EDITORIAL: Council term status quo the way to go


It’s a funny thing when politicians champion for changes the public has neither asked for nor likely cares about.

The latest case at hand is the city proposal to extend term limits for city council and mayor from three years to four.

Yellowknifer spoke to three city councillors last week who, no surprise, were all very much in favour.

The Cities, Towns and Villages Act legislates term lengths for the mayor and council. The Act allows the terms to be increased to as many as four years or reduced to as few as two.

We can appreciate that it’s a sharp learning curve for newly elected councillors, whose first order of business typically is to jump right into budget deliberations for the following year. The idea, however, that mayor and council could get more done if they had four years instead of three to move their agenda forward is more suspect.

It’s laughable if the benchmark for comparison is the legislative assembly, who have four years to get the job done.

This is the same legislative assembly who have dithered for nearly a decade on legislation to allow municipalities to collect a hotel tax to help community efforts to boost tourism. MLAs have been talking about a 911 emergency phone service for even longer. One is finally coming next year apparently.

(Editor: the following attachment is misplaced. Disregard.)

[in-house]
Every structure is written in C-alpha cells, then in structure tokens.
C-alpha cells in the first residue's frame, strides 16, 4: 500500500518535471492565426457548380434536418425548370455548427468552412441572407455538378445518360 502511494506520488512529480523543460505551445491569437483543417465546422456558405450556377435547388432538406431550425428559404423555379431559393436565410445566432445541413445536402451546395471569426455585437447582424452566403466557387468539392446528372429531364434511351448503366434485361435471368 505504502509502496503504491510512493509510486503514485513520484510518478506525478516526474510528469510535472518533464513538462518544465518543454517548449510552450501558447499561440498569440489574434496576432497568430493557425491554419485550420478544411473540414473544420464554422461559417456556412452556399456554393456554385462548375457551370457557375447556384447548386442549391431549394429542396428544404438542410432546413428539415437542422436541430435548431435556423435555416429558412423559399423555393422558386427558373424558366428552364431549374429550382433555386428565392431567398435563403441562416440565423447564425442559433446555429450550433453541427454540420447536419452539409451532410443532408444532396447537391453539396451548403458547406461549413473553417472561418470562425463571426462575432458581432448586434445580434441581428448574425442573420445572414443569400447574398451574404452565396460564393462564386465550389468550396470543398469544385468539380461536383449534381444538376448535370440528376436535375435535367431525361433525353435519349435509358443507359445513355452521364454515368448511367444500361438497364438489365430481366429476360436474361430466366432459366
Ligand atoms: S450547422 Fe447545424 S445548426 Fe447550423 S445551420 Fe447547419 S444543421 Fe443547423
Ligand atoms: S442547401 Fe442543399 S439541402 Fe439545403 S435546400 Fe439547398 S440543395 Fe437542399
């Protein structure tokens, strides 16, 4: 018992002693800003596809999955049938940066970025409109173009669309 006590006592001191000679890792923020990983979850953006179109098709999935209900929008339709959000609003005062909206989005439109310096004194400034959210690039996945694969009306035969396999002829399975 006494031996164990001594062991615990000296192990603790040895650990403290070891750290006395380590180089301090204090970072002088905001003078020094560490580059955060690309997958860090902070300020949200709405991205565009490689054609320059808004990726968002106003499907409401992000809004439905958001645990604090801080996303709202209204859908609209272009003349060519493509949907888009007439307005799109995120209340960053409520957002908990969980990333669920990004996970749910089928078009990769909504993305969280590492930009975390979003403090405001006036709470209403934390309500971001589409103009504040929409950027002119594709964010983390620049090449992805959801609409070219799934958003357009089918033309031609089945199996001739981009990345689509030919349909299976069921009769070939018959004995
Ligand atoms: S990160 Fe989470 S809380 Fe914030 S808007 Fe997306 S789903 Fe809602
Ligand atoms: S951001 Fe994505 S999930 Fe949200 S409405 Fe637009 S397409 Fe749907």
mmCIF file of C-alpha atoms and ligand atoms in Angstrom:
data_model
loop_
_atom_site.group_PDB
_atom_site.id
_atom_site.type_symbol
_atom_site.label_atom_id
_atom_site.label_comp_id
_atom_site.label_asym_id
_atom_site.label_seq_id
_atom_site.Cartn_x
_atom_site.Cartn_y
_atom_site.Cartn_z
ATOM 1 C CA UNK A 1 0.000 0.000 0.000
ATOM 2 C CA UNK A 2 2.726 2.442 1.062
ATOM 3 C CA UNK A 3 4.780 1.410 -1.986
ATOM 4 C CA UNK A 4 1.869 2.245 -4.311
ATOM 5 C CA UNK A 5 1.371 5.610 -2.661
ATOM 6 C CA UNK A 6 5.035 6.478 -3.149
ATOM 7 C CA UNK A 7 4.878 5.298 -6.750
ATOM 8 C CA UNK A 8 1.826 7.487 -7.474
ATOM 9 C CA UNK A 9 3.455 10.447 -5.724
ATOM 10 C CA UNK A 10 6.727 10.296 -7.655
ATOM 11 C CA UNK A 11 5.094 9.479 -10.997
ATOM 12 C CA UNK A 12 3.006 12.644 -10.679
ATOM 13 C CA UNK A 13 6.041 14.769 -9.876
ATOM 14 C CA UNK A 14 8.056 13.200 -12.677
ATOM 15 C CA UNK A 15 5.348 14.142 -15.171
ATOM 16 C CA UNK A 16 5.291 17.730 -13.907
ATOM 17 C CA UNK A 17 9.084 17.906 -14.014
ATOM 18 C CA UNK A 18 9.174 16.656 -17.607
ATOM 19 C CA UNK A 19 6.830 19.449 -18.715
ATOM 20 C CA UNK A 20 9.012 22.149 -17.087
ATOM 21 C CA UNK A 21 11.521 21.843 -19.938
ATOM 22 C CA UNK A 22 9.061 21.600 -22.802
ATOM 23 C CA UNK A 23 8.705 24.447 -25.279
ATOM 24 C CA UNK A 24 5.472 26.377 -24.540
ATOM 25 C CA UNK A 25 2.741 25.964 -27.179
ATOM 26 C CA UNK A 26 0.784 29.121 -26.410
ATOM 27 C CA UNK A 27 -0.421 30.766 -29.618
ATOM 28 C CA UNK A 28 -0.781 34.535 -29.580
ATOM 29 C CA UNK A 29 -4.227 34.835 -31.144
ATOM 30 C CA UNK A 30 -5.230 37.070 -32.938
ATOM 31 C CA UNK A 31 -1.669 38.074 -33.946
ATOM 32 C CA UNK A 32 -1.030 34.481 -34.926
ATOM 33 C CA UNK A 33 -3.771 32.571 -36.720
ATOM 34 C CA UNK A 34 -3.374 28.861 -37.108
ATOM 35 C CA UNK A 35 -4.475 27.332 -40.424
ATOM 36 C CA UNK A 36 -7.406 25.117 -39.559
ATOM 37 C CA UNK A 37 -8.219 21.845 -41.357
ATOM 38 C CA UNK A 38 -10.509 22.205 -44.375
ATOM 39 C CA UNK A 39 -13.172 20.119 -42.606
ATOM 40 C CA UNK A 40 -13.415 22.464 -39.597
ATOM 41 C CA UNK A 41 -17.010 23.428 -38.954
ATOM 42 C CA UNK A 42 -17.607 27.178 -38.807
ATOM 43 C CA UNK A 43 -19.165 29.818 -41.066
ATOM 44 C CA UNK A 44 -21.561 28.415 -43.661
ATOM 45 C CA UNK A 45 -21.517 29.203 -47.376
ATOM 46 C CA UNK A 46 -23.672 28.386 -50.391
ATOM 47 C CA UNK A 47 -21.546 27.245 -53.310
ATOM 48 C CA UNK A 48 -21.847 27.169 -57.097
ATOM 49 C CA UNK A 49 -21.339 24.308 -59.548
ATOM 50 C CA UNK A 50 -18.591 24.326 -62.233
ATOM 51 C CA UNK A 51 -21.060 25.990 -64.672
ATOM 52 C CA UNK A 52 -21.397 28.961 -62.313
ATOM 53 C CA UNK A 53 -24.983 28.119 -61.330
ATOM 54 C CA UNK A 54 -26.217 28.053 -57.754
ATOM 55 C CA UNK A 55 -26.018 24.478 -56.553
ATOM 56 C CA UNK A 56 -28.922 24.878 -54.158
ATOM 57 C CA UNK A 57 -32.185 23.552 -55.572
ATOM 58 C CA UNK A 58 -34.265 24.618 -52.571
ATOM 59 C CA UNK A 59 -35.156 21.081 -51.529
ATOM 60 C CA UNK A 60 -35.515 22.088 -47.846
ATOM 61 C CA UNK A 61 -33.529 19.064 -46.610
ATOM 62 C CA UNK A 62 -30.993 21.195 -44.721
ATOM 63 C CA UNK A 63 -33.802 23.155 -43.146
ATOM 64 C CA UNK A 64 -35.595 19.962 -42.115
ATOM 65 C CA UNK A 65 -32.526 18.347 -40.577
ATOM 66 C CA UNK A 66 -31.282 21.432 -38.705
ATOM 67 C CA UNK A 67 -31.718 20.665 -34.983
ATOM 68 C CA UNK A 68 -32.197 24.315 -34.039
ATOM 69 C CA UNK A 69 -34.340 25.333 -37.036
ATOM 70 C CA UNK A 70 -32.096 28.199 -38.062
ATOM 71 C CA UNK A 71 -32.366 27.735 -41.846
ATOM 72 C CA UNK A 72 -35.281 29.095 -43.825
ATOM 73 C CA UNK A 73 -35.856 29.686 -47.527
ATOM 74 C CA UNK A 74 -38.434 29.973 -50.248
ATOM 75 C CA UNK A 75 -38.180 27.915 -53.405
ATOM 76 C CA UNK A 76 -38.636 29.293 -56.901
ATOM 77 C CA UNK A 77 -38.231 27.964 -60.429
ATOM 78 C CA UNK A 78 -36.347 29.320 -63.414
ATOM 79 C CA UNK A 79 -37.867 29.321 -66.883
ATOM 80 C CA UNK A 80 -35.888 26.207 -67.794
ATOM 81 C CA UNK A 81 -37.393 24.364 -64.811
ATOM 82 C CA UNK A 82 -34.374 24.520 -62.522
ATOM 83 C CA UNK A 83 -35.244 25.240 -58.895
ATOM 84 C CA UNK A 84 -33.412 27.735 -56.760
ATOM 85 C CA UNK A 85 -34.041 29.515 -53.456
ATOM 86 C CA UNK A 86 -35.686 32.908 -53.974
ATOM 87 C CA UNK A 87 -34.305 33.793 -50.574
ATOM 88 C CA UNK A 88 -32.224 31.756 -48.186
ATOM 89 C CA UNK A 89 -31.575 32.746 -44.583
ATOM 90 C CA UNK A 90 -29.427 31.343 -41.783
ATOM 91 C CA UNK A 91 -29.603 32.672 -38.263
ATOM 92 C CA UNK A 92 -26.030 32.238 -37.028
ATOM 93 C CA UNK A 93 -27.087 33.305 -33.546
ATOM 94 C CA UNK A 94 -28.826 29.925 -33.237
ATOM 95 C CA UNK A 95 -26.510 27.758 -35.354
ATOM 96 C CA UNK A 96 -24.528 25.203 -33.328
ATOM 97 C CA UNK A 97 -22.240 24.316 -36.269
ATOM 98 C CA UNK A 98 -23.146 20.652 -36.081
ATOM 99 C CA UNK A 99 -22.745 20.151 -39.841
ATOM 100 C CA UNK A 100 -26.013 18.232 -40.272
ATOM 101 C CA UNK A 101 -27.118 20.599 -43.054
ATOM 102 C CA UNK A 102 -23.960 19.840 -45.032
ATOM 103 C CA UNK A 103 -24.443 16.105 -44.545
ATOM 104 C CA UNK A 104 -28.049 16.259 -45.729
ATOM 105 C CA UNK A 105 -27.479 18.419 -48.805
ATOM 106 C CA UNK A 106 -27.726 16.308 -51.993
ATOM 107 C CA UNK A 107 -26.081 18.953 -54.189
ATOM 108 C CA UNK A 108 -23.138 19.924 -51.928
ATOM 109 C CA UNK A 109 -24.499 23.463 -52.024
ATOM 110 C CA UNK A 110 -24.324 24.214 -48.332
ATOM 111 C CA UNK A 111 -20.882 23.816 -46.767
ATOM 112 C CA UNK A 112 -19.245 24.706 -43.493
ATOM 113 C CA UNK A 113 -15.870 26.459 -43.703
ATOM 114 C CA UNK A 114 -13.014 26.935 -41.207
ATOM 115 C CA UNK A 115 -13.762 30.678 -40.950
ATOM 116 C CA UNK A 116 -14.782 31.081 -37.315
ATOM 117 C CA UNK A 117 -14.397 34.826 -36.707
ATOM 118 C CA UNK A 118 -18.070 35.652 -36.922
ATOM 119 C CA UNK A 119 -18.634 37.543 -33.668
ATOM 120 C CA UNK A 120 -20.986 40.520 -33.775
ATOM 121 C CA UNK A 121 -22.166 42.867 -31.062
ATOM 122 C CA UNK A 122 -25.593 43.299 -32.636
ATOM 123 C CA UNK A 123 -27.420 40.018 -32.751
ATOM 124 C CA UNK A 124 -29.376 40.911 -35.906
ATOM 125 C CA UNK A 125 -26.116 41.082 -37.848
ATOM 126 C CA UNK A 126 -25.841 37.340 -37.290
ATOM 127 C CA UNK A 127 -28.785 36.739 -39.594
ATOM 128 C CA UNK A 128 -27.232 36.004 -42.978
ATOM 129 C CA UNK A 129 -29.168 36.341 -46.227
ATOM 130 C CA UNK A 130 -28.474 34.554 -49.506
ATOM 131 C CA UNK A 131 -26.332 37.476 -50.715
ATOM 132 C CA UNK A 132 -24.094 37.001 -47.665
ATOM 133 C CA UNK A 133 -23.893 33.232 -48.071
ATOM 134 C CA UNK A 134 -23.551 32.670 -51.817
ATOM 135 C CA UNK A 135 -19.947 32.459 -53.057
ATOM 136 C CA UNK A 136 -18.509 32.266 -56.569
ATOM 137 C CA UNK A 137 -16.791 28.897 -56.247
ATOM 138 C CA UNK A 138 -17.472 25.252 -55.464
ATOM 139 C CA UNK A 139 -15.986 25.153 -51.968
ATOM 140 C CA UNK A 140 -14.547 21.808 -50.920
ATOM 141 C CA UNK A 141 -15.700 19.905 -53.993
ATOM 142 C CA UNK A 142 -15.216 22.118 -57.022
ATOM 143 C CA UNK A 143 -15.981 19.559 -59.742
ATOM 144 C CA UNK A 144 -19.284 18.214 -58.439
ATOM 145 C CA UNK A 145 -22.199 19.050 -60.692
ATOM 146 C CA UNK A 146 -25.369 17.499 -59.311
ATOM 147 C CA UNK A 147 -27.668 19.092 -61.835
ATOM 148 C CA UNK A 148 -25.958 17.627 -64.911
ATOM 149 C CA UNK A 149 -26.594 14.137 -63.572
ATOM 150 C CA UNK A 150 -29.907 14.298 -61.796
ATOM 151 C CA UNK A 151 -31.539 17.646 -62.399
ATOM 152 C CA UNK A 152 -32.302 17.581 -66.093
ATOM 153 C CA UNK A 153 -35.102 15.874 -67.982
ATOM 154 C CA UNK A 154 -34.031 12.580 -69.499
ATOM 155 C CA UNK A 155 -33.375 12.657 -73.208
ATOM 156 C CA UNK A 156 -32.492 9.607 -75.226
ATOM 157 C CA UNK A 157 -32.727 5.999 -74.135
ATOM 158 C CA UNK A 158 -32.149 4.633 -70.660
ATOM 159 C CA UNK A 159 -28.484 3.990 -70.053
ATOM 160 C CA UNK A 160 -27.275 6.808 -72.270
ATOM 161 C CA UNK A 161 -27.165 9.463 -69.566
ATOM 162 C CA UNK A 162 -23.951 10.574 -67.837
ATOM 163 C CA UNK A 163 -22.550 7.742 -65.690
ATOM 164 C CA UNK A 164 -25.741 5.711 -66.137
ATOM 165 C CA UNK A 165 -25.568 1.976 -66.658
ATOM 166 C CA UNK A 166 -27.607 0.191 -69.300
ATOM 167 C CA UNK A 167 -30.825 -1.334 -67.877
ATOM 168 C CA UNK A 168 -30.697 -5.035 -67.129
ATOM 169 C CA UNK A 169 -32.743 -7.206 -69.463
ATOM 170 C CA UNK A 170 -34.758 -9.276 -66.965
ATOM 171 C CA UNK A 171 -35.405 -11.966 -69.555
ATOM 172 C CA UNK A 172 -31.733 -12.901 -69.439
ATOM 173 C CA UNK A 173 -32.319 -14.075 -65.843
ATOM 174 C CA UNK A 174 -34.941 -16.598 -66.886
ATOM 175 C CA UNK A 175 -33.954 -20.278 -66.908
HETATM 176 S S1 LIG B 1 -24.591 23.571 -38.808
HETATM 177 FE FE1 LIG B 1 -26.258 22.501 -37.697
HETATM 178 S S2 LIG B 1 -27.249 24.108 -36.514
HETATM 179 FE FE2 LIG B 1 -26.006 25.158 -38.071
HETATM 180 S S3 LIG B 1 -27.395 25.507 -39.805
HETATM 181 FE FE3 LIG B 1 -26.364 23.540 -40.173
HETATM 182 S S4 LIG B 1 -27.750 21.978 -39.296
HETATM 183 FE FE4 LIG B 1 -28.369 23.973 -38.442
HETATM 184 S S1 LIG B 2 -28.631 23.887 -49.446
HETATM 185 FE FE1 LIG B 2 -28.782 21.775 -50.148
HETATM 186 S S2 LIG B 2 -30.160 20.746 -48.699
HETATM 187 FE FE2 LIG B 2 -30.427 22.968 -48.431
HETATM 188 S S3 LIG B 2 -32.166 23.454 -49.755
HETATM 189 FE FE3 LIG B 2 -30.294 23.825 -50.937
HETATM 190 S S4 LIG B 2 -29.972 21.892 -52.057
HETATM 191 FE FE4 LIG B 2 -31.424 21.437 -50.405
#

If the goal is to see things through until they’re done, why not just bump term lengths for elected office to 10 years? How about 20?

Of course, this is democracy we’re talking about. For that reason, we’re inclined to support the status quo – even if elections cost $50,000 to $60,000 a pop. That’s the cost of a new bylaw truck. They can wait a year for another one.

From our perspective, a three-year term is more appropriate for municipal politicians if only because of the difficulties finding committed politicians willing to do the work. It is, after all, only a part-time job, or at least it only pays part time. As suggested by Coun. Adrian Bell, four years is a big commitment to expect of someone who needs another job to pay the bills.

And from what we can tell, the city is already having a hard enough time finding candidates.

In fact, in most municipal elections, with the top eight being awarded seats on council, candidates have at least a 50 per cent of getting elected simply by putting themselves in the ring. In 2015, there were 15 candidates, in 2012, there were 12.

The mayor’s race is rarely ultra-competitive either. You have to go back to 2000 for a mayoral election with more than three candidates in it. That year’s winner, Gord Van Tighem, was acclaimed twice after that.

The one good thing about the four-year term proposal is that it’s tied to voter approval in this fall’s municipal election. If council and city administration can convince voters that this is a good idea, and a majority say ‘yes’ in a referendum, then so be it.

Maybe people don’t want to vote for council every three years. If that’s the case, then let the voters decide.


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